Parents everywhere must be rejoicing because a new poll suggests that cyberbullying by students of other students seems to be decreasing.
Imagine what a nightmare it is for parents to know their children are being tormented by hateful, or, at least, uncompassionate, peers?
Students have committed suicide under relentless torture perpetrated through Facebook and other social media. Those stories tear at the hearts of parents trying to guide their children through a healthy and happy adolescence.
A poll discussed in Saturday’s Press-Republican was conducted recently by the Associated Press-NORC Center for Public Affairs Research and MTV and found that instances of what is called digital abuse are on the decline.
In addition, a movement is emerging that encourages students to not only avoid hurting feelings across the Internet but to go to the aid of those whose feelings have already been fractured.
In truth, it’s hard to imagine a child well raised being a party to such hurtful behavior. “Good kids” simply couldn’t believe acting so maliciously is acceptable, could they? Yet it happens on a large scale.
The fact is that this kind of emotional assault is not new. It simply is abetted by the easy access of the Internet.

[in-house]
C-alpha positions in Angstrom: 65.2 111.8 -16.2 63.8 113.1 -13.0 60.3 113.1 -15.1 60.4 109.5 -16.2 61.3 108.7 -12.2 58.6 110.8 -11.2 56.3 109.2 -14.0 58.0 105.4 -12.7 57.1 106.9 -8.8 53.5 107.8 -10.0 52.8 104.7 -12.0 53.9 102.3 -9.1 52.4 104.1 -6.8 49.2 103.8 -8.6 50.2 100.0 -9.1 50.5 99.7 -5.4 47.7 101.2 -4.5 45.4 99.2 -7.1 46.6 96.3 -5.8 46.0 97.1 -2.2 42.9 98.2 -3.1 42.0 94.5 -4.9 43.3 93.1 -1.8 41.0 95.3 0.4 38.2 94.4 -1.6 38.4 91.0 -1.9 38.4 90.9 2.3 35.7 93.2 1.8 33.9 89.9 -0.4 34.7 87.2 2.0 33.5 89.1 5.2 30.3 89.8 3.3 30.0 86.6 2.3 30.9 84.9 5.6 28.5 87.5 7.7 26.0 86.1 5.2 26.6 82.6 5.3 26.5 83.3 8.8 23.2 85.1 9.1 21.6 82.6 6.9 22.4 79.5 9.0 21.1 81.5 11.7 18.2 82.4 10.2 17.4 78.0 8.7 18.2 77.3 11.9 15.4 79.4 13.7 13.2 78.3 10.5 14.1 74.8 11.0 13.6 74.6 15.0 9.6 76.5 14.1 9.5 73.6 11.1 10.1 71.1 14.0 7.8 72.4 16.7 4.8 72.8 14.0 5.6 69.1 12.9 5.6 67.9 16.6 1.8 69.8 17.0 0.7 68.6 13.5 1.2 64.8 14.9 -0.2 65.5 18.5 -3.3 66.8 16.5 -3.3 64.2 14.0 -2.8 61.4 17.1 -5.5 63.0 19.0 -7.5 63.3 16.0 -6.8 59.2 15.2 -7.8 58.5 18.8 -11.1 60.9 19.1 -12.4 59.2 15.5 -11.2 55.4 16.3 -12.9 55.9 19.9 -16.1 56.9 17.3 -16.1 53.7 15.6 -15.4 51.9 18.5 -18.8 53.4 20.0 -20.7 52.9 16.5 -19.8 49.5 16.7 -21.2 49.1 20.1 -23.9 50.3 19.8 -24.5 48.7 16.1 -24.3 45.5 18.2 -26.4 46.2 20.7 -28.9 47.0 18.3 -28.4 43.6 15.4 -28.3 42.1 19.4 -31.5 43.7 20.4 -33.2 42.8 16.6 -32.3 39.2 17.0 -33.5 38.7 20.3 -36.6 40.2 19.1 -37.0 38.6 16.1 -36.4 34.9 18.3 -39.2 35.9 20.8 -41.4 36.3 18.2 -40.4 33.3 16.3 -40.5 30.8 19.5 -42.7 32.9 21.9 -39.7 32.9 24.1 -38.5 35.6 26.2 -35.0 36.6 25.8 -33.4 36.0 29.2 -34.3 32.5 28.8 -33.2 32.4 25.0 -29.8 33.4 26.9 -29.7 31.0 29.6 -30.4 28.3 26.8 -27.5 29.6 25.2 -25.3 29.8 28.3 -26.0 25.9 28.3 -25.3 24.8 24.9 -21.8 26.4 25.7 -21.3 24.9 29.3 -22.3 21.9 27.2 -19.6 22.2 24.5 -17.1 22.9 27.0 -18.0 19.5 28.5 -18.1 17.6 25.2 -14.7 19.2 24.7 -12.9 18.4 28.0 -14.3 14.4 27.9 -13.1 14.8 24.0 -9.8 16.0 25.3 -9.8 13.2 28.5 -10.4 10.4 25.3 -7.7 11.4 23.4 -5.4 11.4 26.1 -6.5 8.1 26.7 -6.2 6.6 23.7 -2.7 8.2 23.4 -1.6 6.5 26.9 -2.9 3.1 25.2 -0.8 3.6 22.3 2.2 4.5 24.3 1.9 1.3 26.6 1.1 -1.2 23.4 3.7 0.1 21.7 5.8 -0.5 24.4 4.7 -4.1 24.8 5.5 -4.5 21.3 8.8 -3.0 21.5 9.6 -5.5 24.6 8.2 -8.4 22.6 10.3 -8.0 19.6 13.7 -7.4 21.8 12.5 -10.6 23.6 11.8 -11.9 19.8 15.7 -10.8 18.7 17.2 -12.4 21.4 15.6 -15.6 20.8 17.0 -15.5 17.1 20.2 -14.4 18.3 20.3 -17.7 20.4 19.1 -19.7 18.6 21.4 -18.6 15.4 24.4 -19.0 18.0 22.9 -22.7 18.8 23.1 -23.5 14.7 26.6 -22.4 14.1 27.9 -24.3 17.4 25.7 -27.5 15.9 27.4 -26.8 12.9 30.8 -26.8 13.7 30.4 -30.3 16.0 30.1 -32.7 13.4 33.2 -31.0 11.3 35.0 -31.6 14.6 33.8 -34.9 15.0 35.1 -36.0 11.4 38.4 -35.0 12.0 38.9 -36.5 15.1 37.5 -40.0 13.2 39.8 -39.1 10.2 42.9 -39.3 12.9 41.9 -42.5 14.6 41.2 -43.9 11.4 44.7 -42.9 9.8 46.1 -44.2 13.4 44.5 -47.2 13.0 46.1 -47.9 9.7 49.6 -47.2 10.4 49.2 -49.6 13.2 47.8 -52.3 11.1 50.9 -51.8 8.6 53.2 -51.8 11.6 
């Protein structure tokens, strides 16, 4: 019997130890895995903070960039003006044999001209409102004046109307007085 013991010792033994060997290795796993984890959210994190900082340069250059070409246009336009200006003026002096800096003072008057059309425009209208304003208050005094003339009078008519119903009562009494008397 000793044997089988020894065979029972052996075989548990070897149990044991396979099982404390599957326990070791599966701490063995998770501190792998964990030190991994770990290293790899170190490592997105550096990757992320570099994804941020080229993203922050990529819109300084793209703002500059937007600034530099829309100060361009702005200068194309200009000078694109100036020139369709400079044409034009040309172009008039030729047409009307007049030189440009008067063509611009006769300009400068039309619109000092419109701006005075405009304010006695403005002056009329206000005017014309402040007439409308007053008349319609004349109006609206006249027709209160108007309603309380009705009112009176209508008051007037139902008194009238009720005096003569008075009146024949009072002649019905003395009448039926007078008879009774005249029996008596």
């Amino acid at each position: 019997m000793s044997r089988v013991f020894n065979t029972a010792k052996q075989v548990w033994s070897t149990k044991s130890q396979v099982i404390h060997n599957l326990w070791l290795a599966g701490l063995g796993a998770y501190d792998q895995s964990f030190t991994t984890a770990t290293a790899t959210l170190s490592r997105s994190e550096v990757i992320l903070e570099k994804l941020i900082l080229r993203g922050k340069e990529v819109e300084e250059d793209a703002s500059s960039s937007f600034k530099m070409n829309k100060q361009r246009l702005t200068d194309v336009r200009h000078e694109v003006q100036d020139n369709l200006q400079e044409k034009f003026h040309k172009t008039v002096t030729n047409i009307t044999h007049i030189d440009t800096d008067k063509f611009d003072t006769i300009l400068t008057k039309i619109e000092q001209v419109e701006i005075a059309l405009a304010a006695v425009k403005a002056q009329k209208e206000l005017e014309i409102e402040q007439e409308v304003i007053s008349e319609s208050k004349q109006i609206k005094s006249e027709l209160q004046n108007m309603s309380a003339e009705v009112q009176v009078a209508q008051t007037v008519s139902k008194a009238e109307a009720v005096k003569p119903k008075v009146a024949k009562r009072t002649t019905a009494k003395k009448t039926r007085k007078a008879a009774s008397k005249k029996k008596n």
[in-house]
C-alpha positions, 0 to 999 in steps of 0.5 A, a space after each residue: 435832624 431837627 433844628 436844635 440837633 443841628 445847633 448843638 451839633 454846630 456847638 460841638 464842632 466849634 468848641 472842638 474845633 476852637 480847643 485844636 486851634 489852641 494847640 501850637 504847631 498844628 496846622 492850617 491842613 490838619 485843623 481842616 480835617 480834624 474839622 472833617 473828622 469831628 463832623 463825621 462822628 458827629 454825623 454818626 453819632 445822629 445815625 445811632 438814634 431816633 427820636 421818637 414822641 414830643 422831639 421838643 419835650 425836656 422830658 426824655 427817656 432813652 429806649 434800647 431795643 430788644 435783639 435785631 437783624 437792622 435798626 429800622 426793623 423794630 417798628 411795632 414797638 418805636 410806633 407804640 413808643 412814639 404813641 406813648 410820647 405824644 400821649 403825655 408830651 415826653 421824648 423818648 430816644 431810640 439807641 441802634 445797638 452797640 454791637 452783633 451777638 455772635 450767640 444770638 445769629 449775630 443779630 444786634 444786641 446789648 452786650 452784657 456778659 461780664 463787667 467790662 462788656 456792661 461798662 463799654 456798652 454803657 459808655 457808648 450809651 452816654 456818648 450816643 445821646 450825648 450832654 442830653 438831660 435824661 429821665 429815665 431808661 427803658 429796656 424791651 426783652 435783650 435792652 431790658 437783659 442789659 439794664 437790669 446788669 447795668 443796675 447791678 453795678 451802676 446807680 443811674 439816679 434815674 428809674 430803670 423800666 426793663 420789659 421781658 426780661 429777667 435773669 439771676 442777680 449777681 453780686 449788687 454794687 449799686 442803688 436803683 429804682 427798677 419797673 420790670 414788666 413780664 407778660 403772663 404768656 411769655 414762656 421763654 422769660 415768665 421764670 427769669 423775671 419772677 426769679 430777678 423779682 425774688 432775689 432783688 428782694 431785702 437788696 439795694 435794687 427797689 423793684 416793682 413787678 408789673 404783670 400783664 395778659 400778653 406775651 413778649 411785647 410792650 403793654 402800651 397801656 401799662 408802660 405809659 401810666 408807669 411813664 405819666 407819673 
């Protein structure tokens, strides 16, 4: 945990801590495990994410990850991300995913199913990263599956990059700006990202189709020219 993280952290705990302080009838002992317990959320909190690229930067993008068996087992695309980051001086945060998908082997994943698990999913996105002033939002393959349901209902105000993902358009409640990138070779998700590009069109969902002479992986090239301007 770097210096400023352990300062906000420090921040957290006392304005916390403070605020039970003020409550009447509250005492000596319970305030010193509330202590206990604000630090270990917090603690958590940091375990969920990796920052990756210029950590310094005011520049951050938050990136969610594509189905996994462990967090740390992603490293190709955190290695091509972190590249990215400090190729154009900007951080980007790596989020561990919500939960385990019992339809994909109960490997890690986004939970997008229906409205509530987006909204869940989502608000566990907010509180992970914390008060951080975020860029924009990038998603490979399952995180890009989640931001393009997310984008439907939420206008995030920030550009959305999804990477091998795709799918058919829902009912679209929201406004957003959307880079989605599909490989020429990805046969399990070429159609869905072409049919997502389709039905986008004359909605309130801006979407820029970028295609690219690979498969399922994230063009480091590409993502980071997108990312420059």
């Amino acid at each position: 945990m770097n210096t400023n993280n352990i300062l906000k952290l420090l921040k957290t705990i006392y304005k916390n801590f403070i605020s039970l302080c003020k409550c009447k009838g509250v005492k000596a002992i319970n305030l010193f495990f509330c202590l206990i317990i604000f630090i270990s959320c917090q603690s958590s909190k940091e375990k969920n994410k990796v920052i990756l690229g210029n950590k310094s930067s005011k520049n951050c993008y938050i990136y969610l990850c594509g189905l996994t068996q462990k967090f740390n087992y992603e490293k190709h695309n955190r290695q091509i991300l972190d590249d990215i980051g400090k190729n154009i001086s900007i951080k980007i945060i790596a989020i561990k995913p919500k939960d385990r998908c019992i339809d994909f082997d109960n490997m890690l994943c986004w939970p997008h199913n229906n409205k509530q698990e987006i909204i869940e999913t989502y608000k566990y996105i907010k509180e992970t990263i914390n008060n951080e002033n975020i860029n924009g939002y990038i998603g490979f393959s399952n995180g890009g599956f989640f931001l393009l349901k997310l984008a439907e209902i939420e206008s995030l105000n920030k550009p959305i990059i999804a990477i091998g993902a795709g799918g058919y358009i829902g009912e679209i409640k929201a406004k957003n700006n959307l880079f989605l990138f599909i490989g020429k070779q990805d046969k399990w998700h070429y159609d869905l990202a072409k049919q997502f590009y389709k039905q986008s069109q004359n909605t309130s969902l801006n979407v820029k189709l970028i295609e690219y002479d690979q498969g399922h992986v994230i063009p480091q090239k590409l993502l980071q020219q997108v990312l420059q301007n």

Some older adults might recall a phenomenon decades ago — as early as the 1950s — called slang books.
Slang books generally consisted of those black-and-white composition notebooks passed around from student to student with a name of one student on each page. On that page, the readers would write in short and often insulting terms a reaction to that student. Names were usually signed under the remark.
When students who were described in unflattering terms read those remarks, they could be devastated. The popular students had nothing to worry about, of course, and may even have looked forward to seeing the compliments written about them.
Teachers would often confiscate the slang books upon discovering them, but most likely because they were distracting during classes, not because of the potential emotional damage to individuals.
Cyberbullying is simply slang books brought to a higher level of accessibility.
Probably some students participate without realizing the horrible effects they are having on their classmates.
That’s where the schools and the parents come in. And they apparently are, according to the poll.
Results indicate that 49 percent of students have endured some kind of harassment from other students, down from 56 percent in 2011. And 34 percent of harassed children are going to their parents for help, up from 27 percent.
Parents must be proactive on this issue, monitoring what their own children write, as well as what is written about them.
No child should have to endure such emotional agony.